• 1
    Just to add that you can get the string content by calling j.read() and then use the loads method. Any way in this case the load() method takes care of calling the .read()
    – rkachach
    Jan 15, 2016 at 6:27

For URL or file, use json.load(). For string with .json content, use json.loads().

#! /usr/bin/python

import json
# from pprint import pprint

json_file = 'my_cube.json'
cube = '1'

with open(json_file) as json_data:
    data = json.load(json_data)

# pprint(data)

print "Dimension: ", data['cubes'][cube]['dim']
print "Measures:  ", data['cubes'][cube]['meas']

Following is simple example that may help you:

json_string = """
    "pk": 1, 
    "fa": "cc.ee", 
    "fb": {
        "fc": "", 
        "fd_id": "12345"

import json
data = json.loads(json_string)
if data["fa"] == "cc.ee":
    data["fb"]["new_key"] = "cc.ee was present!"

print json.dumps(data)

The output for the above code will be:

{"pk": 1, "fb": {"new_key": "cc.ee was present!", "fd_id": "12345", 
 "fc": ""}, "fa": "cc.ee"}

Note that you can set the ident argument of dump to print it like so (for example,when using print json.dumps(data , indent=4)):

    "pk": 1, 
    "fb": {
        "new_key": "cc.ee was present!", 
        "fd_id": "12345", 
        "fc": ""
    "fa": "cc.ee"

Parsing the data

Using the standard library json module

For string data, use json.loads:

import json

text = '{"one" : "1", "two" : "2", "three" : "3"}'
parsed = json.loads(example)

For data that comes from a file, or other file-like object, use json.load:

import io, json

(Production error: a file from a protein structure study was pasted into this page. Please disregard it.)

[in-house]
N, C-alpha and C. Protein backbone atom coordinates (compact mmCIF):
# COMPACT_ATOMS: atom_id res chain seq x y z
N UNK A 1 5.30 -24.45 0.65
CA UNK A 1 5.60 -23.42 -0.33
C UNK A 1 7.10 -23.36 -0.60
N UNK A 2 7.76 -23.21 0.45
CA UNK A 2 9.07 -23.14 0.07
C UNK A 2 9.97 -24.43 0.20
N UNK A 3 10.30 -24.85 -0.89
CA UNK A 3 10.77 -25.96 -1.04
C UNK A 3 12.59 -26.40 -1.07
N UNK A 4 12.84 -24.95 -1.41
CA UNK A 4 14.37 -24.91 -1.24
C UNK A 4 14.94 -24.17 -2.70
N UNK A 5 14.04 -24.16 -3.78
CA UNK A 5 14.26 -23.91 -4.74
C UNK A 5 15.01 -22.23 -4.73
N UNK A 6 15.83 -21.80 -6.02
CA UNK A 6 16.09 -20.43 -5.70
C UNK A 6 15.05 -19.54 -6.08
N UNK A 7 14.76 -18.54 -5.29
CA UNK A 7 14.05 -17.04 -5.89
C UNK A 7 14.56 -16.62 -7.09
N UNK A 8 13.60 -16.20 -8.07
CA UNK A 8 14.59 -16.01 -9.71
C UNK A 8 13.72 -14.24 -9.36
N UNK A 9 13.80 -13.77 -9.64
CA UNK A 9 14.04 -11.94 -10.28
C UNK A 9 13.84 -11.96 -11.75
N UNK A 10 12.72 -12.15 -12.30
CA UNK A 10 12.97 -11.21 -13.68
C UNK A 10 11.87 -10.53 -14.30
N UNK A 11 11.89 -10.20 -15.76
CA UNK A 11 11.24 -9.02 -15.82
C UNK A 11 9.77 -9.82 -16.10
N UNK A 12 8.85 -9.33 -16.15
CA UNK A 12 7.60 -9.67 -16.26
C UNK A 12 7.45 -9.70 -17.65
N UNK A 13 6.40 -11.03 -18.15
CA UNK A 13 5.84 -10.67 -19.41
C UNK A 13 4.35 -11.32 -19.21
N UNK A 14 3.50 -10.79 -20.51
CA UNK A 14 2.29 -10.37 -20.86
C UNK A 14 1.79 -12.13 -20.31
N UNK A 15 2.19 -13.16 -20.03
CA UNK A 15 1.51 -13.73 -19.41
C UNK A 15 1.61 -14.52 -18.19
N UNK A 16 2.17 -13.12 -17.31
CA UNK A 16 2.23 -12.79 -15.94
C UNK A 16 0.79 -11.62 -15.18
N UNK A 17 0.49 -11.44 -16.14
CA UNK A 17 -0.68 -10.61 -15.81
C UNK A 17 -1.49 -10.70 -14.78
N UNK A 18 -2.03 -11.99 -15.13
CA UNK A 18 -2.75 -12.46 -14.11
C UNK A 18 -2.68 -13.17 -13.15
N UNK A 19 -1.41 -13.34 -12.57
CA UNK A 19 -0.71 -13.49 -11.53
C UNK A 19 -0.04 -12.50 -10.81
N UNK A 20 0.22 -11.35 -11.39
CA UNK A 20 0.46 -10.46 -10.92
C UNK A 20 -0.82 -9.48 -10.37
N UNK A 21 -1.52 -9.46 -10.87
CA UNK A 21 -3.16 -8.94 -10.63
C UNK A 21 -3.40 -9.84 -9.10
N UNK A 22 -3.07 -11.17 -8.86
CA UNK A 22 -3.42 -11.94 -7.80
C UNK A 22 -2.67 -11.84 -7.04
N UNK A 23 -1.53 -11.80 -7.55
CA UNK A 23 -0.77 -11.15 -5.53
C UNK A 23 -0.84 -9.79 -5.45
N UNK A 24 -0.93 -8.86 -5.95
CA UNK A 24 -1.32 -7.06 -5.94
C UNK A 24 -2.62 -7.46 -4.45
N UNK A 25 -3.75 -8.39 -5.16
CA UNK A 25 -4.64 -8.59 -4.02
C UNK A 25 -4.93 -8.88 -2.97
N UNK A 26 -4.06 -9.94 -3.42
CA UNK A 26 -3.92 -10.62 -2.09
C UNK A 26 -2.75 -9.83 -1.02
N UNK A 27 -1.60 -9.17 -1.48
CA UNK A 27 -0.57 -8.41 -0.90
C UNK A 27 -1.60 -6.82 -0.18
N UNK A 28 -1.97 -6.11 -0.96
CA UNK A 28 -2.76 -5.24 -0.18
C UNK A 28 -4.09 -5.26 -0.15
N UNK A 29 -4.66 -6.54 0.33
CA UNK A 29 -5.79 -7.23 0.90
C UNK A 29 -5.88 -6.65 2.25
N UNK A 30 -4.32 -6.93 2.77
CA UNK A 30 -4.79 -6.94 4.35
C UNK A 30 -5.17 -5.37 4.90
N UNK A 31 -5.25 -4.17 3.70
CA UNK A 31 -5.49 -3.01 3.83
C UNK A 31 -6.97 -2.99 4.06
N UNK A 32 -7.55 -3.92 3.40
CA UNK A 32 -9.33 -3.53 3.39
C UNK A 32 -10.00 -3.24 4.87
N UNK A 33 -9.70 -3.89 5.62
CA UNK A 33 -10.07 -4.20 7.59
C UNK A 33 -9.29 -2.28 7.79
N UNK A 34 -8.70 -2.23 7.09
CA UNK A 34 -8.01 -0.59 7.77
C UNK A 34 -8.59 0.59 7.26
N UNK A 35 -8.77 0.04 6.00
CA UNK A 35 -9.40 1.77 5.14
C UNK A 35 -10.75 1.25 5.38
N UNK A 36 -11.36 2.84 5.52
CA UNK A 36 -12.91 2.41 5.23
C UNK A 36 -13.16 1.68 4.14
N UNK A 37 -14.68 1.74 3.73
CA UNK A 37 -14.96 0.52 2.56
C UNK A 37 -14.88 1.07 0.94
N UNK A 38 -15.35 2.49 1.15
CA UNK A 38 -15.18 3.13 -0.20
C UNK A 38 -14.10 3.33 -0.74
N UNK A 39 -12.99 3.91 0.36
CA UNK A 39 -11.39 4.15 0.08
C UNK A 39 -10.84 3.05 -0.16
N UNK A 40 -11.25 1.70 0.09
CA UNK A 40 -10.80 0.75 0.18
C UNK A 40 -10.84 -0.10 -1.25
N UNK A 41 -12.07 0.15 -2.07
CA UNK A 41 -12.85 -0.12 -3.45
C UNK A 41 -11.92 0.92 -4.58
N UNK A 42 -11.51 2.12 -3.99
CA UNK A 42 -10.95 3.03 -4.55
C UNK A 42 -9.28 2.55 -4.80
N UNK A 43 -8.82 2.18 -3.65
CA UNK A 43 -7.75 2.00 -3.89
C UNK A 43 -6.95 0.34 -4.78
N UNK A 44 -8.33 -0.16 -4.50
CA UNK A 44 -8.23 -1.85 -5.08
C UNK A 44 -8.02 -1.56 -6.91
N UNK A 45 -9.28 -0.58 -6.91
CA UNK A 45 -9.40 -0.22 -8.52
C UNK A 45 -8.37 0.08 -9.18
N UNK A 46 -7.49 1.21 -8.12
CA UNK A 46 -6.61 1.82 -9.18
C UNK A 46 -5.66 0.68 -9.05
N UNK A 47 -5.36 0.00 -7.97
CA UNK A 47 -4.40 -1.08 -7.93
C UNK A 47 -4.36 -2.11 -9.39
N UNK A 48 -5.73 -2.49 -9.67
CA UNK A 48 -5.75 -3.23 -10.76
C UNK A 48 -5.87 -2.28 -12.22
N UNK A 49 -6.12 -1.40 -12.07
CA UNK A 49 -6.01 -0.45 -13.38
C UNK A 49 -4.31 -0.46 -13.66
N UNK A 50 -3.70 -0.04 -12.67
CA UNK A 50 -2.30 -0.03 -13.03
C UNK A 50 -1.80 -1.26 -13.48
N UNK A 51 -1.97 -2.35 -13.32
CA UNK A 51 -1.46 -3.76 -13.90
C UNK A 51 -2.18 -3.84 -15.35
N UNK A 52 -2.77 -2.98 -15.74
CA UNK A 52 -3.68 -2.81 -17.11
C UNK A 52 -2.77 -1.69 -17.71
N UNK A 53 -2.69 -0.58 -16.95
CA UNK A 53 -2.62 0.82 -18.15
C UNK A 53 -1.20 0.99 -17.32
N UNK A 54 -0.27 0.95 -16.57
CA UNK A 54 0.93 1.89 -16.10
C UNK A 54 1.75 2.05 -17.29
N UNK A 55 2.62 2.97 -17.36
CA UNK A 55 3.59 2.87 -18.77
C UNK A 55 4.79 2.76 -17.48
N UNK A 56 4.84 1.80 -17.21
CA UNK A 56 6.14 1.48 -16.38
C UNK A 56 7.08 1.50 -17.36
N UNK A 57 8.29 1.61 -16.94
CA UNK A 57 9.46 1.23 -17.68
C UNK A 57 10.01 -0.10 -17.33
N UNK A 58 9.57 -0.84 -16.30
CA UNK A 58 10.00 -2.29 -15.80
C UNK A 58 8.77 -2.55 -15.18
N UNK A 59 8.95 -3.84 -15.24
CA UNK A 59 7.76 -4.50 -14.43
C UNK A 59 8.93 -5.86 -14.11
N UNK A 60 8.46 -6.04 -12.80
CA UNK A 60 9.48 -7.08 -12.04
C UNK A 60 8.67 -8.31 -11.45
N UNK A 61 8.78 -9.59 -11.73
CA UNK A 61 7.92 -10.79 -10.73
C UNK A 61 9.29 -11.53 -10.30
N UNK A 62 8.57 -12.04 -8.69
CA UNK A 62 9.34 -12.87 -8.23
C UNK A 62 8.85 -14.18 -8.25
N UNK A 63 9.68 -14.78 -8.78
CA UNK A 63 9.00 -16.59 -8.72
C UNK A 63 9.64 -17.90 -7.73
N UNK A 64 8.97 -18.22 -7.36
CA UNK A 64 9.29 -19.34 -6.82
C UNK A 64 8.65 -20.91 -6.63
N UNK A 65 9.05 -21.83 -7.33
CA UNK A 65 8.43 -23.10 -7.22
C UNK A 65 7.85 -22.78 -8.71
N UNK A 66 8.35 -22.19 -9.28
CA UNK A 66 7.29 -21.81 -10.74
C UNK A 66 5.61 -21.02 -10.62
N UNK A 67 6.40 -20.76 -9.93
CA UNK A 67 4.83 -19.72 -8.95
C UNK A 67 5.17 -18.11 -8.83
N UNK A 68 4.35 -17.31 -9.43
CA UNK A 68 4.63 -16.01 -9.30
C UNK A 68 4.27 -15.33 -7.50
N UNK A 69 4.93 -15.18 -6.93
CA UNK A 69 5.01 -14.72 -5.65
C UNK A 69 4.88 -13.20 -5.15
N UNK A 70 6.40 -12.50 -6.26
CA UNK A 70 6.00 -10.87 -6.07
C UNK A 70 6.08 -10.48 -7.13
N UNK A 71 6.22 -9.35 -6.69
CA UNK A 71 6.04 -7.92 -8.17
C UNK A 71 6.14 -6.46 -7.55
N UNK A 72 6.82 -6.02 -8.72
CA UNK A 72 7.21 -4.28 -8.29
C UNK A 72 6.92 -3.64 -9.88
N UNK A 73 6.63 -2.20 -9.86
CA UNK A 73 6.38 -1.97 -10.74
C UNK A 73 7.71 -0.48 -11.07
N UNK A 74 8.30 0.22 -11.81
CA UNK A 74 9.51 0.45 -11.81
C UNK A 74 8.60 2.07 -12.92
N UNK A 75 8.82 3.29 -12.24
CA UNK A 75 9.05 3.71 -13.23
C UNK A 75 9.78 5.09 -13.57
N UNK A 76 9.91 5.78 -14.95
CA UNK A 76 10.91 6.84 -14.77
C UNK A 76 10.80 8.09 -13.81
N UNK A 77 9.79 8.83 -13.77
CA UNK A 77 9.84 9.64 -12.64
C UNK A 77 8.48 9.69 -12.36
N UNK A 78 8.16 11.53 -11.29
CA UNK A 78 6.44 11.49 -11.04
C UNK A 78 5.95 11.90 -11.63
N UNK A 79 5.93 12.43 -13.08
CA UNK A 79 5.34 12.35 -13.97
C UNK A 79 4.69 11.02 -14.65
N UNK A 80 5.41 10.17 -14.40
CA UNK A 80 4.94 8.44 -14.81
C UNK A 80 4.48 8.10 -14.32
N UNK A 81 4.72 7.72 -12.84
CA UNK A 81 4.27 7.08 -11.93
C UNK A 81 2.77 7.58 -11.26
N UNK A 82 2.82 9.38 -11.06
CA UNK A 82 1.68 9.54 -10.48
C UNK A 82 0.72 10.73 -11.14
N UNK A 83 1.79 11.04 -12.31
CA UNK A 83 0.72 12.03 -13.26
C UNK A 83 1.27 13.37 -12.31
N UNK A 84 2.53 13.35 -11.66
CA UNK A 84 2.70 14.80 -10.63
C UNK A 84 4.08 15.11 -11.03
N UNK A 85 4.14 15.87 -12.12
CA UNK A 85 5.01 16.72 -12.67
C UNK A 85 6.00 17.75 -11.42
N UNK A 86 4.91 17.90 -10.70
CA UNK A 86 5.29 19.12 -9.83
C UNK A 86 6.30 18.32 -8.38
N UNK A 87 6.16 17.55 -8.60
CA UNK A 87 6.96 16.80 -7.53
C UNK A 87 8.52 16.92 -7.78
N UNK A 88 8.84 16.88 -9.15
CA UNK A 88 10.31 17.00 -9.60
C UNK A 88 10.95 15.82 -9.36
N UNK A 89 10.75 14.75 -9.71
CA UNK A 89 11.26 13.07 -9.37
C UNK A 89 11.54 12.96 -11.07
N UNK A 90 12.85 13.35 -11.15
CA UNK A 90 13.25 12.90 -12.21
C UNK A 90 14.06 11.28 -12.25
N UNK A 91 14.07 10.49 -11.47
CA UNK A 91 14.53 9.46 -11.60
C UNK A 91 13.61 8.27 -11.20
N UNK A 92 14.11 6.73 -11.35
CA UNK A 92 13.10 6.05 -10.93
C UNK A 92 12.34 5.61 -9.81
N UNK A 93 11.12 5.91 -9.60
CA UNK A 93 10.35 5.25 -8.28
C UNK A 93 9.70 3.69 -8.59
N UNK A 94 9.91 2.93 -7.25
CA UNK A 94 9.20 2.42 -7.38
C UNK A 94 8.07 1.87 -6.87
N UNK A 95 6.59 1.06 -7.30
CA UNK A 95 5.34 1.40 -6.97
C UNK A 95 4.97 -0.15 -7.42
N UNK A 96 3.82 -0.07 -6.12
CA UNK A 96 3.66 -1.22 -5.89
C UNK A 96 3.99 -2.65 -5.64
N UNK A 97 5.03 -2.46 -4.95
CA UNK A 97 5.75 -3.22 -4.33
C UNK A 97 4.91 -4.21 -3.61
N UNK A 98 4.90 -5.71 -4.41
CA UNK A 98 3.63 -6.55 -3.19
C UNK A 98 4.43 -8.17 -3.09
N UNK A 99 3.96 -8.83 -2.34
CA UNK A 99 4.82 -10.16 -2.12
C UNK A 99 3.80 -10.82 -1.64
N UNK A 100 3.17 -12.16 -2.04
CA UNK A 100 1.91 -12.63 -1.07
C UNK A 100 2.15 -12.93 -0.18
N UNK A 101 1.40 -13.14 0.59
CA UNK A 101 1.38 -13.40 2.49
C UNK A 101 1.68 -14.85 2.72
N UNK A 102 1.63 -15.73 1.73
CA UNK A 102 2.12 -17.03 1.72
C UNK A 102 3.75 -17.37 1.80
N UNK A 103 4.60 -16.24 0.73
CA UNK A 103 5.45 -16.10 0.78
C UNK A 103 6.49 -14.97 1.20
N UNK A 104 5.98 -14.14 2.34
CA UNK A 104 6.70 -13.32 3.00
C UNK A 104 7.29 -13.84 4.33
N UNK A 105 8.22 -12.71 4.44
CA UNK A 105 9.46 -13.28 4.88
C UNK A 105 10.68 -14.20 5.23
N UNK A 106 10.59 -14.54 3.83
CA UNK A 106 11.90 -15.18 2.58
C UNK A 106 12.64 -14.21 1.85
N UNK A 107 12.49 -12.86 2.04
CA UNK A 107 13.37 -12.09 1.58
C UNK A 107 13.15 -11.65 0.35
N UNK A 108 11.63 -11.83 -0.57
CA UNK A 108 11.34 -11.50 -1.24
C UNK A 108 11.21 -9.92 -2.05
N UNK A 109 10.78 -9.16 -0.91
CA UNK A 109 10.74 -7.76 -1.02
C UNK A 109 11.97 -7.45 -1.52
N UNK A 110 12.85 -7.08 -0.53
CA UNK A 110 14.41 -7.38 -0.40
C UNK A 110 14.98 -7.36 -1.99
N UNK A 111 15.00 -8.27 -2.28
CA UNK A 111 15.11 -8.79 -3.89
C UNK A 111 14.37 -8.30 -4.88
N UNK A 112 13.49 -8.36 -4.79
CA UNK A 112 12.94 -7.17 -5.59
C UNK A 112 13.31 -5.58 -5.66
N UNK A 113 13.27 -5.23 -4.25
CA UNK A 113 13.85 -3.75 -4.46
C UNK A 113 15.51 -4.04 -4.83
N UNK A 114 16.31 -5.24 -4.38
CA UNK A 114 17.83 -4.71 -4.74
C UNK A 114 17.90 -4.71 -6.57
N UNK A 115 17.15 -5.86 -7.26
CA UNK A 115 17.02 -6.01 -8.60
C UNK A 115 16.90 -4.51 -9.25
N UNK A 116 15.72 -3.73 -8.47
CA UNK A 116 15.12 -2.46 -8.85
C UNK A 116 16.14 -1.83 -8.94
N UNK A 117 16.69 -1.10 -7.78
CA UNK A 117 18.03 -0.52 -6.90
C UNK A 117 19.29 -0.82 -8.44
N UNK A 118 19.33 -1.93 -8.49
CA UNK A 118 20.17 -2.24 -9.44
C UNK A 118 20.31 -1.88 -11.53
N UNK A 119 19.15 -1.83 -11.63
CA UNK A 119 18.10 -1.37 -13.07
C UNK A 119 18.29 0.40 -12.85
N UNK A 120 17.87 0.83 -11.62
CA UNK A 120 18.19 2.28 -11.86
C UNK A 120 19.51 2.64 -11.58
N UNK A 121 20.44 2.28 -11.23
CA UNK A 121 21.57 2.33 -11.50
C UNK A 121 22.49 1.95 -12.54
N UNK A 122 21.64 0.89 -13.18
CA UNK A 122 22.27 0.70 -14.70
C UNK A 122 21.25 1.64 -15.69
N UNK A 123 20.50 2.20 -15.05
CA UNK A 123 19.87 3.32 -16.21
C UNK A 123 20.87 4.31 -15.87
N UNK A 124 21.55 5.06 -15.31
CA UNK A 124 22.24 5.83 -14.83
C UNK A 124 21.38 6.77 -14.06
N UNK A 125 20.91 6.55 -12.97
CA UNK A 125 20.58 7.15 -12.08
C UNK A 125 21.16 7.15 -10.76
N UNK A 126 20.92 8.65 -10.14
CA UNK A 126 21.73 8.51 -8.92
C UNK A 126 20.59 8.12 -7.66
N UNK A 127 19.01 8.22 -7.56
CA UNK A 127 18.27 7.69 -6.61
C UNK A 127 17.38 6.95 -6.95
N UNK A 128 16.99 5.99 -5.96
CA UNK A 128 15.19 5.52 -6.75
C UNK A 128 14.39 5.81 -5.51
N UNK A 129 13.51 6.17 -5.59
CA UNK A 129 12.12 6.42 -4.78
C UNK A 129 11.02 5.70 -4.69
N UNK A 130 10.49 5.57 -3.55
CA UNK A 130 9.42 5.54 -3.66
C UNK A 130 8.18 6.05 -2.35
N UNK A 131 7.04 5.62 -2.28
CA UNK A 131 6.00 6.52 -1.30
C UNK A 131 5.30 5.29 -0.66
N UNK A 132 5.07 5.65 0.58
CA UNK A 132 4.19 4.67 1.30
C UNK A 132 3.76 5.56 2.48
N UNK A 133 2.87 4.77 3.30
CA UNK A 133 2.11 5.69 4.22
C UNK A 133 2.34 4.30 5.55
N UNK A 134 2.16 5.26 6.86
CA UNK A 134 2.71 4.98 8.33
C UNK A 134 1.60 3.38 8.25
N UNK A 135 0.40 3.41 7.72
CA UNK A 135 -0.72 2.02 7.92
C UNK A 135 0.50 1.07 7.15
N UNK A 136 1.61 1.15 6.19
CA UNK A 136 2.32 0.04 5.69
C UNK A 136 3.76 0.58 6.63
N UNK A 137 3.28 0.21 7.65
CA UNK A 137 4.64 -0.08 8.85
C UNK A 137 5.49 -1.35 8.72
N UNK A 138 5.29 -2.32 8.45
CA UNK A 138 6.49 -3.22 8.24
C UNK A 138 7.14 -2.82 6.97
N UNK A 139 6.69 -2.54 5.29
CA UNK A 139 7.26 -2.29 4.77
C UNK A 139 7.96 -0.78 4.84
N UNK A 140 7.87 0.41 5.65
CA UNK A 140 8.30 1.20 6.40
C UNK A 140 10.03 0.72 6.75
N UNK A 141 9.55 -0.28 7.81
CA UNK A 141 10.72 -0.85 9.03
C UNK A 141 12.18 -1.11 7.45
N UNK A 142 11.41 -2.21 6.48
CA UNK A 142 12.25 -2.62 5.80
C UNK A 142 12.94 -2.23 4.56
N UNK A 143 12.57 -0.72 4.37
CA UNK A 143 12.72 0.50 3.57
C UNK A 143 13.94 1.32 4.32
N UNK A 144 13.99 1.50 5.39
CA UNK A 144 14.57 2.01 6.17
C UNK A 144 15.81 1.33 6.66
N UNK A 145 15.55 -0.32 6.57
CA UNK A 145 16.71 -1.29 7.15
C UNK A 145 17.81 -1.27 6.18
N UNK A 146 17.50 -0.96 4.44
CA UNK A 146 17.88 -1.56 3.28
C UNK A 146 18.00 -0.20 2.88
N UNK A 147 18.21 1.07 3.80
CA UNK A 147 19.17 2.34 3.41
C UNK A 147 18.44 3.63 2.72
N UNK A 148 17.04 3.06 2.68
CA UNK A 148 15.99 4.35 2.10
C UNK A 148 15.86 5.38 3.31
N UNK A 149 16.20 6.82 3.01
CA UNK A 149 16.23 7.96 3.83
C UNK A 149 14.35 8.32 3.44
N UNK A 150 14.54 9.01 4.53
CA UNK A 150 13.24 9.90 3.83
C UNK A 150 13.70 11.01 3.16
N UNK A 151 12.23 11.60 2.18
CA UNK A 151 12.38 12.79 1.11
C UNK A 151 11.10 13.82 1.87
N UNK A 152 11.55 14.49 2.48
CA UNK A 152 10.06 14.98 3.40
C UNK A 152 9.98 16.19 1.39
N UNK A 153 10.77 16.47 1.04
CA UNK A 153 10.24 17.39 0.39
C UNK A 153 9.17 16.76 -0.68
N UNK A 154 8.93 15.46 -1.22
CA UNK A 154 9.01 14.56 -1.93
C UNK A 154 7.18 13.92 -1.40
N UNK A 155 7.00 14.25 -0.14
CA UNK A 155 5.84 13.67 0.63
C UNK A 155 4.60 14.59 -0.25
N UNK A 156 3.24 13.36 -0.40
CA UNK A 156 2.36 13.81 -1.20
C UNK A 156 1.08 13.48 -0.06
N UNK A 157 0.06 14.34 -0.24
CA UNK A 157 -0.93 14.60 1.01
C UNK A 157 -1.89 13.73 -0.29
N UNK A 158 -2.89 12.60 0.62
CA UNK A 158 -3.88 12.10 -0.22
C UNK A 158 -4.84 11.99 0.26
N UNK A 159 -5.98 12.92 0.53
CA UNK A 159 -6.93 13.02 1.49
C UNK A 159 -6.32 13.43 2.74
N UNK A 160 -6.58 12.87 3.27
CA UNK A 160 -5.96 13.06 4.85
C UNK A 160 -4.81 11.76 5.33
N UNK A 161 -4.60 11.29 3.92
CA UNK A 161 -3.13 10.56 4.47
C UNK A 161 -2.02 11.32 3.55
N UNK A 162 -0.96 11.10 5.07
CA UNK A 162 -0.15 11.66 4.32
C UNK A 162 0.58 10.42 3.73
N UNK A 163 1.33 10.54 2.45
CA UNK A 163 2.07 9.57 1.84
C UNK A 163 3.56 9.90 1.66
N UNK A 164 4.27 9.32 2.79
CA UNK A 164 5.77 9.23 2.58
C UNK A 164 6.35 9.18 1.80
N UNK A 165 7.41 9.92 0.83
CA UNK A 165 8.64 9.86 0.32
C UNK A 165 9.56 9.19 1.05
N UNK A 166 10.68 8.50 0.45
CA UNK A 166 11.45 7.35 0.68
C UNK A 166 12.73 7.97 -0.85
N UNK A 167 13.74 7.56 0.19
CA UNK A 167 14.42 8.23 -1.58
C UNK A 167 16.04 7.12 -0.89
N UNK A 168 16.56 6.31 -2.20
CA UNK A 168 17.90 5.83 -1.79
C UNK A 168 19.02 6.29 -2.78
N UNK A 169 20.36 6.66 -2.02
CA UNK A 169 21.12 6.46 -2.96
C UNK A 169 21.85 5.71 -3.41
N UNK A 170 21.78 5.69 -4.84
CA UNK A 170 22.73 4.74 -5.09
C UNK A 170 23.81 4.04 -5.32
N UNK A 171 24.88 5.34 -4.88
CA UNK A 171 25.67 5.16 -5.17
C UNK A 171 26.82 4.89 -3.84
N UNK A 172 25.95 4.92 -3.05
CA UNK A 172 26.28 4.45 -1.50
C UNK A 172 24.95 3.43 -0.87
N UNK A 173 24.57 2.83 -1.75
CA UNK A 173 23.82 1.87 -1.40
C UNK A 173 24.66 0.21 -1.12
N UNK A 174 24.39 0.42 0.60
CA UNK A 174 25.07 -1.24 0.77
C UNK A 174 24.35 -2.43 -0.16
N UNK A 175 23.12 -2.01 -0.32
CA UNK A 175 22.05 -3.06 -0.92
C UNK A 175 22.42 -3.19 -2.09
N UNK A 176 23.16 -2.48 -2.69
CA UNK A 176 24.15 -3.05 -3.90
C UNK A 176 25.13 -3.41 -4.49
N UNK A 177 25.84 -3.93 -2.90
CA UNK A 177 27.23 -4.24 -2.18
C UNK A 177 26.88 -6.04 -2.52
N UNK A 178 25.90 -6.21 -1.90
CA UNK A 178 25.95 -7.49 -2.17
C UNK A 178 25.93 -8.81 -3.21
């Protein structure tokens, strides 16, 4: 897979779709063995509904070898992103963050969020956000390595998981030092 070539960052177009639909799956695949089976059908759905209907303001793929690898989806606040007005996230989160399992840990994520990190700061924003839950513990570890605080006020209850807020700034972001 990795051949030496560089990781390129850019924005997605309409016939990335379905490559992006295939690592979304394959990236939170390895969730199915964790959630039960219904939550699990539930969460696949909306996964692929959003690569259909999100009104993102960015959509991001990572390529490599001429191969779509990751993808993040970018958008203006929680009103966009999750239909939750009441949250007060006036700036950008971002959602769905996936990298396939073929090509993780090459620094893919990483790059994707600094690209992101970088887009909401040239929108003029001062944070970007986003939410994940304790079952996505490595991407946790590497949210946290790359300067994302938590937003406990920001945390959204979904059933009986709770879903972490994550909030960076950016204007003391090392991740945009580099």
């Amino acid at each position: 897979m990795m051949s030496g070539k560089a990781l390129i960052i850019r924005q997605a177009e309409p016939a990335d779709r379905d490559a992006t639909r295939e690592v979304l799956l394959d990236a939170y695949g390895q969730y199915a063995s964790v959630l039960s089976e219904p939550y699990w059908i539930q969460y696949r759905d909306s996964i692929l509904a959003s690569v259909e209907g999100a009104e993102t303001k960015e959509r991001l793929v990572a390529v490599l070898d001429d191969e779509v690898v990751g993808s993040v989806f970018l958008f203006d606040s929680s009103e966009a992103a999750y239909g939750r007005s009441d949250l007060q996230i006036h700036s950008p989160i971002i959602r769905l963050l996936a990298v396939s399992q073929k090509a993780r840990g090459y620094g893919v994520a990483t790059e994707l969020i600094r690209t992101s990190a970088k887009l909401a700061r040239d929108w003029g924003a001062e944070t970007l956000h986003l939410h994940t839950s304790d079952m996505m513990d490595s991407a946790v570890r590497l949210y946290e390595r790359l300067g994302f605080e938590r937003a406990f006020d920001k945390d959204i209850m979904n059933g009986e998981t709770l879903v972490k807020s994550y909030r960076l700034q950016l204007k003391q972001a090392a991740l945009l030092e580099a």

# create an in-memory file-like object for demonstration purposes.
text = '{"one" : "1", "two" : "2", "three" : "3"}'
stream = io.StringIO(text)
parsed = json.load(stream) # load, not loads

It's easy to remember the distinction: the trailing s of loads stands for "string". (This is, admittedly, probably not in keeping with standard modern naming practice.)

Note that json.load does not accept a file path:

>>> json.load('example.txt')
Traceback (most recent call last):
  File "<stdin>", line 1, in <module>
  File "/usr/lib/python3.8/json/__init__.py", line 293, in load
    return loads(fp.read(),
AttributeError: 'str' object has no attribute 'read'

Both of these functions provide the same set of additional options for customizing the parsing process. Since 3.6, the options are keyword-only.

For string data, it is also possible to use the JSONDecoder class provided by the library, like so:

import json
text = '{"one" : "1", "two" : "2", "three" : "3"}'
decoder = json.JSONDecoder()
parsed = decoder.decode(text)

The same keyword parameters are available, but now they are passed to the constructor of the JSONDecoder, not the .decode method. The main advantage of the class is that it also provides a .raw_decode method, which will ignore extra data after the end of the JSON:

import json
text_with_junk = '{"one" : "1", "two" : "2", "three" : "3"} ignore this'
decoder = json.JSONDecoder()
# `amount` will count how many characters were parsed.
parsed, amount = decoder.raw_decode(text_with_junk)

Using requests or other implicit support

When data is retrieved from the Internet using the popular third-party requests library, it is not necessary to extract .text (or create any kind of file-like object) from the Response object and parse it separately. Instead, the Response object directly provides a .json method which will do this parsing:

import requests
response = requests.get('https://www.example.com')